SUSAN COLEMAN (1957-2019)
Place of birth: Chicago, Illinois, U.S.A.
Bachelor of Arts in Education, 1972.
Master's Degree in Pedagogy, 1975.
Elementary school professor, 1972-1985.
Principal, Riverside Middle School, 1985-1997.
Education Consultant, Coleman Educational Services, 1997-2015.
In 1997, Susan Coleman founded CES (Coleman Educational Services), an organization dedicated to improving the quality of education in disadvantaged communities. CES worked closely with schools and teachers to develop innovative teaching methods.
In 2005, Susan launched the "Light of Learning" tutoring program, which provided free tutoring to low-income students. This program helped hundreds of children improve their academic performance and achieve their educational goals.
Three situations he faced and solutions:
In 1982, Susan faced the threat of funding cuts at Brightwood Elementary School. She worked tirelessly to involve parents, teachers and the community in the fight to maintain resources, which she ultimately accomplished through an awareness and fundraising campaign.
In 1992, when she was principal of Riverside Middle School, Susan proposed an innovative pedagogical approach that was initially rejected by the school board. She persuaded board members through presentations and solid evidence of its effectiveness, ultimately gaining approval.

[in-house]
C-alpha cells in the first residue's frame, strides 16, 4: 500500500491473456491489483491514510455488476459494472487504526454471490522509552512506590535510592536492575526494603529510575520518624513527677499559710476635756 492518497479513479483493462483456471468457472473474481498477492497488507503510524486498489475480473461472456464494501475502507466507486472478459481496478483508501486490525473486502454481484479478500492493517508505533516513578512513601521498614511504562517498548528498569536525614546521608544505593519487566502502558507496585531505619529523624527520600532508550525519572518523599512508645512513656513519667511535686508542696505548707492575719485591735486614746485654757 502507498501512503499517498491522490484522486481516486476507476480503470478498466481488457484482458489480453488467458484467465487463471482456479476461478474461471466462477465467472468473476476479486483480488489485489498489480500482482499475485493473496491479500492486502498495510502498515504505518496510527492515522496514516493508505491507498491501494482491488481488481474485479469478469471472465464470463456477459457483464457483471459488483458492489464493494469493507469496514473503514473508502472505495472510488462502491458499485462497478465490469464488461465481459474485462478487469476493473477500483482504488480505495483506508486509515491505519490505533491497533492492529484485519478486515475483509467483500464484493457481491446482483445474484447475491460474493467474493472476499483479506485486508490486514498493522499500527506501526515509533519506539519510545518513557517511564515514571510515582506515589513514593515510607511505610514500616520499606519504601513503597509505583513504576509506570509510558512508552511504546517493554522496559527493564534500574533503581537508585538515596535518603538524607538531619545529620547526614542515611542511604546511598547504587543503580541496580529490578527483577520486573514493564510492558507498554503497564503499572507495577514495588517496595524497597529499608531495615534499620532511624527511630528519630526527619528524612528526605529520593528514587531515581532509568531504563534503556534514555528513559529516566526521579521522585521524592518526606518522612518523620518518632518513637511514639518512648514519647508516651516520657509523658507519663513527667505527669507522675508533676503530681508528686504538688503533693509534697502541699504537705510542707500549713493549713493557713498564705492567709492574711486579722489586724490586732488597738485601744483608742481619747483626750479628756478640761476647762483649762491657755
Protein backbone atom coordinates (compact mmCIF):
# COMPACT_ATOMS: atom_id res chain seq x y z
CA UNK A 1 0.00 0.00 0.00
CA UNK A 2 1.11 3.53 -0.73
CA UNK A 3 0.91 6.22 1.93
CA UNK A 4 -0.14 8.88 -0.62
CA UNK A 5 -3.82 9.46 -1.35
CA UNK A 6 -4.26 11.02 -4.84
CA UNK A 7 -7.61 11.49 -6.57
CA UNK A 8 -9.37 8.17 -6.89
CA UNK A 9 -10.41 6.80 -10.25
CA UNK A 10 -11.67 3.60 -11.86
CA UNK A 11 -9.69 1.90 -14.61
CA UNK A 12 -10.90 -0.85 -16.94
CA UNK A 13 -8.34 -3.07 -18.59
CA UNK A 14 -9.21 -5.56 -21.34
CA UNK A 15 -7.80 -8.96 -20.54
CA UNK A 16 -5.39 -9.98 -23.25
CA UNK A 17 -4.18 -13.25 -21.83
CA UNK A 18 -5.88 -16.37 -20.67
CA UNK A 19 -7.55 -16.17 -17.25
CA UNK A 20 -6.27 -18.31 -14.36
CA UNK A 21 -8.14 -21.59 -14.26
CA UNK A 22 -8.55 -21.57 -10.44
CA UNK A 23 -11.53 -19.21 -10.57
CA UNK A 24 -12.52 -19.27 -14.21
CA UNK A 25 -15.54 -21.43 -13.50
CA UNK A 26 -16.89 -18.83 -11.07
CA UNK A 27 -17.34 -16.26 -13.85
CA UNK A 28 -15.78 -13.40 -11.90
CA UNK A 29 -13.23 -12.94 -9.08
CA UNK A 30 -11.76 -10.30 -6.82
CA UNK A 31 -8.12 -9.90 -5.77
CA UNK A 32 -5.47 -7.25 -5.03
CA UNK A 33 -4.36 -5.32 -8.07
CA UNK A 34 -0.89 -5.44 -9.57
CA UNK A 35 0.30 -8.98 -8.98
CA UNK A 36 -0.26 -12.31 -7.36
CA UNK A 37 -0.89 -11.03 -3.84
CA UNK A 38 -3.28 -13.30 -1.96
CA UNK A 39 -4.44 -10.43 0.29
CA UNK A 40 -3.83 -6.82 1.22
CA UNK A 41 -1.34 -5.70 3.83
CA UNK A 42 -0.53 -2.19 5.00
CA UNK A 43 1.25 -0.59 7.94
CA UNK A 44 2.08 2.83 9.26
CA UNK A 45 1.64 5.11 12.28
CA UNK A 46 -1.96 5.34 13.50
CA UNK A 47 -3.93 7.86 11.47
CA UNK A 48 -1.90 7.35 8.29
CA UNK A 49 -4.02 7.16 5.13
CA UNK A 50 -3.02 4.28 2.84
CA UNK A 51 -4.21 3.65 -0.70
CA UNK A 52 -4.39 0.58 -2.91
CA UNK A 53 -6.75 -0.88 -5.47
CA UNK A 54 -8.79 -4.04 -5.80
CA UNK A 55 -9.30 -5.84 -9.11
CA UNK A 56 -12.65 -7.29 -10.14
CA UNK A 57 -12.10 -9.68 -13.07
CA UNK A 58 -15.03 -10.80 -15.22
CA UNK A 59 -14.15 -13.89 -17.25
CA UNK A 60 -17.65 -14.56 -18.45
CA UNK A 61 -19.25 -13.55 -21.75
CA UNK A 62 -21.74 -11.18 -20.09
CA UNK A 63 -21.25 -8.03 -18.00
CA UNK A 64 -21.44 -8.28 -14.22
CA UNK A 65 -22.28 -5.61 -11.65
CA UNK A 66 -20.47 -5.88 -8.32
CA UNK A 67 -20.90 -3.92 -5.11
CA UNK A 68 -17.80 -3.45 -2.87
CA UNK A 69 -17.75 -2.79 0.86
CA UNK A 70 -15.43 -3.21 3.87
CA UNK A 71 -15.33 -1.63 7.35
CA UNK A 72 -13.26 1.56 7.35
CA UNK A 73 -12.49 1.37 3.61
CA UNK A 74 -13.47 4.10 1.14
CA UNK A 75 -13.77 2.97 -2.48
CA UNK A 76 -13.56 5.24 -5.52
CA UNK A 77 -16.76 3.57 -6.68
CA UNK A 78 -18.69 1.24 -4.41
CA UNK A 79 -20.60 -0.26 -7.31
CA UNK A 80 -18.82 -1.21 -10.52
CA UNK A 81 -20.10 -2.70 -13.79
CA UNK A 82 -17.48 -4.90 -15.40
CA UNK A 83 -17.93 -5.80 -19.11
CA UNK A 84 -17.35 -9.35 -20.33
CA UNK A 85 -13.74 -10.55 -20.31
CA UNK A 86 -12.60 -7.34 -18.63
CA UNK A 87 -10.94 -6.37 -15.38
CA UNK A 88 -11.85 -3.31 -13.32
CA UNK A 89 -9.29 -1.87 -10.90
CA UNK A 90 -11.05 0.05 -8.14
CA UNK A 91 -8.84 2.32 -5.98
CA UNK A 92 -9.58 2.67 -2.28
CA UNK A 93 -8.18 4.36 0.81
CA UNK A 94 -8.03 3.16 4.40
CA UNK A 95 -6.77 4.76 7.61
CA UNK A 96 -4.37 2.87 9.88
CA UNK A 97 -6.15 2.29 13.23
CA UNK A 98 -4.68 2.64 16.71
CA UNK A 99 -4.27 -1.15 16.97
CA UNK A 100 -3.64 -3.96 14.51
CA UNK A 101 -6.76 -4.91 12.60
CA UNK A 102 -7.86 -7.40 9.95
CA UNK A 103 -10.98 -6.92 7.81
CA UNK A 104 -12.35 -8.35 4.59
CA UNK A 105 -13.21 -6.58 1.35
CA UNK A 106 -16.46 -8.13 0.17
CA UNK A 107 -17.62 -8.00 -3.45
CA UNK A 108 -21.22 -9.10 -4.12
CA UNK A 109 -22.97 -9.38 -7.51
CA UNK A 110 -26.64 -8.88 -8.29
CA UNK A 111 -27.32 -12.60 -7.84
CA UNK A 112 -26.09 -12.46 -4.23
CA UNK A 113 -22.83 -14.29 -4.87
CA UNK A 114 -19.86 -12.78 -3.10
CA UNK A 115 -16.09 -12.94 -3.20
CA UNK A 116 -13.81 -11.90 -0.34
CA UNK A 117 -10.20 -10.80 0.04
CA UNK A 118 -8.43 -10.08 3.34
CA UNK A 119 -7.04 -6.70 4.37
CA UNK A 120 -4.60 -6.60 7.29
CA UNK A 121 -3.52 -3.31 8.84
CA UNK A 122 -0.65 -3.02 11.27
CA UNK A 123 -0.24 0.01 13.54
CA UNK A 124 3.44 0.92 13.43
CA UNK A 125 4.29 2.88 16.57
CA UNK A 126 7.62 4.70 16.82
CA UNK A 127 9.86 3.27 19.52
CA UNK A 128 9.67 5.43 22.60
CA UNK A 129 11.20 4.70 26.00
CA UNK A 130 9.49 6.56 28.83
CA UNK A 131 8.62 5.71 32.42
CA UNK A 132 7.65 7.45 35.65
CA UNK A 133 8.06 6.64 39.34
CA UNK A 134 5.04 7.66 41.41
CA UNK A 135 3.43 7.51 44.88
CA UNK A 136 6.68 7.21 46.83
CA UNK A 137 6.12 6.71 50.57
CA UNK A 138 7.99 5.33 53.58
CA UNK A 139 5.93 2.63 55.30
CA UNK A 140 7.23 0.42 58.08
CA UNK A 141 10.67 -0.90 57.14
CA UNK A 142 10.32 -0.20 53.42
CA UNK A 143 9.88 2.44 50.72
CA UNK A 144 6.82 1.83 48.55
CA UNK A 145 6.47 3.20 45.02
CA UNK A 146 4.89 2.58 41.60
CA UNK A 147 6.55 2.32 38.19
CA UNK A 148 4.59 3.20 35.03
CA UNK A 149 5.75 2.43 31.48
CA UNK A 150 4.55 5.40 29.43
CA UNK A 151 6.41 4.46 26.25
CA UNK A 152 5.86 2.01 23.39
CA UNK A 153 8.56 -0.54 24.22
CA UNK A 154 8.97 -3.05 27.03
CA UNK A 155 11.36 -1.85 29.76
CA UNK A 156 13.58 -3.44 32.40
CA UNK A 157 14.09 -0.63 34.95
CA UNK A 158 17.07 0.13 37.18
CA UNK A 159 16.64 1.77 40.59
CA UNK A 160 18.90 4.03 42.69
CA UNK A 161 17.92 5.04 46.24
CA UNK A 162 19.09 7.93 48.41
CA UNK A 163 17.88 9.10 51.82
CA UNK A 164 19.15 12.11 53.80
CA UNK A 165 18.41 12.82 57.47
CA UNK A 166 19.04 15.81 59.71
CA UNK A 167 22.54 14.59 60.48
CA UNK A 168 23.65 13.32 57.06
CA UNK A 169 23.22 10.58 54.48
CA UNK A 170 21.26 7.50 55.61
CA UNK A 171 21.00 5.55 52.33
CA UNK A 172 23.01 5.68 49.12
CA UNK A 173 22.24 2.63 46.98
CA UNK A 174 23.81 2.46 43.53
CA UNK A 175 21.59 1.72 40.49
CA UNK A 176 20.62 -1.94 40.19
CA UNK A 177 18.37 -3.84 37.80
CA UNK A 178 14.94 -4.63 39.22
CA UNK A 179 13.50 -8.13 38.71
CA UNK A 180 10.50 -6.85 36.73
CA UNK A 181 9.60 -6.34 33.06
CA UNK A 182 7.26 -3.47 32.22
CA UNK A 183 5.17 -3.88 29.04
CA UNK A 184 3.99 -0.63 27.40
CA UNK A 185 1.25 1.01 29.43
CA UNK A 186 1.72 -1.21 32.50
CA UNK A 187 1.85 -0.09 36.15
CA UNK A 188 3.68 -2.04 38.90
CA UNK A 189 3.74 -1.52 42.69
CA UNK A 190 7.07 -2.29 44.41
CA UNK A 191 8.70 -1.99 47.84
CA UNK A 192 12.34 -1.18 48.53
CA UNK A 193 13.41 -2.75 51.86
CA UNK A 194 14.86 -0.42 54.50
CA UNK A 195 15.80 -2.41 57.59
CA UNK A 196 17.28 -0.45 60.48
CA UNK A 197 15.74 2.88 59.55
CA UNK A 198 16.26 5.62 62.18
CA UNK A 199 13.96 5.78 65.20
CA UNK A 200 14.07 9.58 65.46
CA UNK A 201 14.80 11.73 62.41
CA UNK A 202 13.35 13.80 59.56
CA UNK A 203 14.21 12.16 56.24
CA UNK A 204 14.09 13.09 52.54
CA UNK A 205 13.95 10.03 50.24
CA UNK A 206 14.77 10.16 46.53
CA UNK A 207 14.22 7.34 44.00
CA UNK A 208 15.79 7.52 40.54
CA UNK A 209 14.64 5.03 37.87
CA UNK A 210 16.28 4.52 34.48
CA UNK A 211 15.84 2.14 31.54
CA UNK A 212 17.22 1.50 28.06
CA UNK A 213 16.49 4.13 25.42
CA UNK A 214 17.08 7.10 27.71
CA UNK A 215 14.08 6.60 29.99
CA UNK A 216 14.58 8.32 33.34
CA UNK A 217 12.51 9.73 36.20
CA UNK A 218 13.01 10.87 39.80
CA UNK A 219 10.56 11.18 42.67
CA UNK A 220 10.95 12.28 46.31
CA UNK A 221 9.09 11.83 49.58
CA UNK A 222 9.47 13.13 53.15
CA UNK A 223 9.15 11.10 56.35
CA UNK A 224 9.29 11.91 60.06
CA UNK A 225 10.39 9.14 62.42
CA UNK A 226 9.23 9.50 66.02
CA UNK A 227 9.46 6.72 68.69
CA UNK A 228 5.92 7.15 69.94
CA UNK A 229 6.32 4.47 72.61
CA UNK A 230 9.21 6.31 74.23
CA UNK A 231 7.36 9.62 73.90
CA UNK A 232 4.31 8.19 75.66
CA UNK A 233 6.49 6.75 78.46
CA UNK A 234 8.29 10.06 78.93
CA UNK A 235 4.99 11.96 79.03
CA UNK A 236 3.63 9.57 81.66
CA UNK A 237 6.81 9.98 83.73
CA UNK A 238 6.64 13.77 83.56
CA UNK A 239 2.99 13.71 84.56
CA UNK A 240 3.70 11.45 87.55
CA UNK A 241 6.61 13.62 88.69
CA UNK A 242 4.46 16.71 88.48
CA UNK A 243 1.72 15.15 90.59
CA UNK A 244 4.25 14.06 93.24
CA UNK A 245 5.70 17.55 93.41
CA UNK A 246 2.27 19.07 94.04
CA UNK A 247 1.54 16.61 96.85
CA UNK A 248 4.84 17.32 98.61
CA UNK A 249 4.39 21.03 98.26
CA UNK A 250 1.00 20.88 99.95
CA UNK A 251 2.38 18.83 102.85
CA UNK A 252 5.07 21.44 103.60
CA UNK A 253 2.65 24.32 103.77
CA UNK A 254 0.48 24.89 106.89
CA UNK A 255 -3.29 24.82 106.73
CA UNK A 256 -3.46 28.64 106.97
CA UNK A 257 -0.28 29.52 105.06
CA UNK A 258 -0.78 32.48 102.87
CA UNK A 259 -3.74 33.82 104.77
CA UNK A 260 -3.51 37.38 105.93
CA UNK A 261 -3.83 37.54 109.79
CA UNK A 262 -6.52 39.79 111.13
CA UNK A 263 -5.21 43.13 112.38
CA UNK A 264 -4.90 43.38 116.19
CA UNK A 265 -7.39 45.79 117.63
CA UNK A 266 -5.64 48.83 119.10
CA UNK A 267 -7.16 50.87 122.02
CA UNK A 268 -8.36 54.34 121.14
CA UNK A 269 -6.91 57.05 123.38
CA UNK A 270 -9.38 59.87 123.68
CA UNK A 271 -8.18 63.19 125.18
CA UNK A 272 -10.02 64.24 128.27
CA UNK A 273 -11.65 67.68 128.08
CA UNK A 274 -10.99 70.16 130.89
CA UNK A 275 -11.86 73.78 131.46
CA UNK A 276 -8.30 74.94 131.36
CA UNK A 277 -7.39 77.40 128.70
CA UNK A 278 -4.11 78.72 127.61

As the Light of Learning program grew, Susan faced logistical and financial hurdles. She worked closely with donors and volunteers to overcome these challenges and ensure that the program continued to provide educational support to students in need.
Main phrases, teachings and thoughts:
"Education is not only the passport to the future, but also the means of advancement in the present".
"Real teaching is not about filling minds".
"All children deserve a quality education regardless of their background".
Knowledge management for new generations
1. Active engagement
2. Pedagogical innovation
3. Commitment to equity
Following Susan Coleman's example, new generations can become actively engaged in solving educational problems. This involves not only identifying challenges, but also getting proactively involved, collaborating with others, organizing awareness and fundraising campaigns, and lobbying for significant changes in the education system.
Susan demonstrated the importance of innovation in education. New generations can develop a creative and open approach to change in teaching and learning. This includes the adoption of new technologies, alternative teaching methodologies and constant adaptation to meet the changing needs of students.
Susan dedicated her life to ensuring that all children have access to a quality education. New generations can continue this commitment by working to eliminate educational disparities and promoting a more inclusive and equitable education system. This means advocating for equal educational opportunities and fighting discrimination in all its forms.